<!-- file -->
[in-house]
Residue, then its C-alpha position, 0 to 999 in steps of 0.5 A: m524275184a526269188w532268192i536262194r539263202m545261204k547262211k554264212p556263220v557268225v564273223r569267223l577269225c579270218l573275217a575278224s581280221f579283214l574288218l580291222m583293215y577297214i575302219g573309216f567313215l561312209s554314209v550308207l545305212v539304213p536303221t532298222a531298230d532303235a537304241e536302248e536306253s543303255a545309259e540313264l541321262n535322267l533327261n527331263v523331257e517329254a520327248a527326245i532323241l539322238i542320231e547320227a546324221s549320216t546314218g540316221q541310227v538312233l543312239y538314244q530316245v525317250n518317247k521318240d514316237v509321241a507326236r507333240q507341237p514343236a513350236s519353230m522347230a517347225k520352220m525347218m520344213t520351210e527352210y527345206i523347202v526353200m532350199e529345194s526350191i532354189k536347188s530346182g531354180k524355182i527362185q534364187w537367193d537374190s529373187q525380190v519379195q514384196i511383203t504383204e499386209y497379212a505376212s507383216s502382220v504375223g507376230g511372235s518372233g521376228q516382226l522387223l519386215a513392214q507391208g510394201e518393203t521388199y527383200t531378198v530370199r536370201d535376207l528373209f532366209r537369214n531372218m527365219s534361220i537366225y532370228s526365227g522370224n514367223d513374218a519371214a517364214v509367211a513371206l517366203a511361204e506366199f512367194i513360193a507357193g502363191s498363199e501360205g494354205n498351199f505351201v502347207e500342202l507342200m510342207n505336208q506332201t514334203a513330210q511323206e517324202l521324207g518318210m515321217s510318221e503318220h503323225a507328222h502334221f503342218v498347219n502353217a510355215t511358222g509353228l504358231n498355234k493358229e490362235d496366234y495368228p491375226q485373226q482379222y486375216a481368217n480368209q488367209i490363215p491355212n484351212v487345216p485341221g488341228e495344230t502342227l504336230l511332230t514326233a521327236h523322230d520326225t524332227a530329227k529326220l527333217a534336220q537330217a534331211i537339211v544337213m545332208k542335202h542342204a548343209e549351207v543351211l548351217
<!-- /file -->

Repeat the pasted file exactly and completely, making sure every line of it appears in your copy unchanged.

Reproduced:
[in-house]
Residue, then its C-alpha position, 0 to 999 in steps of 0.5 A: m524275184a526269188w532268192i536262194r539263202m545261204k547262211k554264212p556263220v557268225v564273223r569267223l577269225c579270218l573275217a575278224s581280221f579283214l574288218l580291222m583293215y577297214i575302219g573309216f567313215l561312209s554314209v550308207l545305212v539304213p536303221t532298222a531298230d532303235a537304241e536302248e536306253s543303255a545309259e540313264l541321262n535322267l533327261n527331263v523331257e517329254a520327248a527326245i532323241l539322238i542320231e547320227a546324221s549320216t546314218g540316221q541310227v538312233l543312239y538314244q530316245v525317250n518317247k521318240d514316237v509321241a507326236r507333240q507341237p514343236a513350236s519353230m522347230a517347225k520352220m525347218m520344213t520351210e527352210y527345206i523347202v526353200m532350199e529345194s526350191i532354189k536347188s530346182g531354180k524355182i527362185q534364187w537367193d537374190s529373187q525380190v519379195q514384196i511383203t504383204e499386209y497379212a505376212s507383216s502382220v504375223g507376230g511372235s518372233g521376228q516382226l522387223l519386215a513392214q507391208g510394201e518393203t521388199y527383200t531378198v530370199r536370201d535376207l528373209f532366209r537369214n531372218m527365219s534361220i537366225y532370228s526365227g522370224n514367223d513374218a519371214a517364214v509367211a513371206l517366203a511361204e506366199f512367194i513360193a507357193g502363191s498363199e501360205g494354205n498351199f505351201v502347207e500342202l507342200m510342207n505336208q506332201t514334203a513330210q511323206e517324202l521324207g518318210m515321217s510318221e503318220h503323225a507328222h502334221f503342218v498347219n502353217a510355215t511358222g509353228l504358231n498355234k493358229e490362235d496366234y495368228p491375226q485373226q482379222y486375216a481368217n480368209q488367209i490363215p491355212n484351212v487345216p485341221g488341228e495344230t502342227l504336230l511332230t514326233a521327236h523322230d520326225t524332227a530329227k529326220l527333217a534336220q537330217a534331211i537339211v544337213m545332208k542335202h542342204a548343209e549351207v543351211l548351217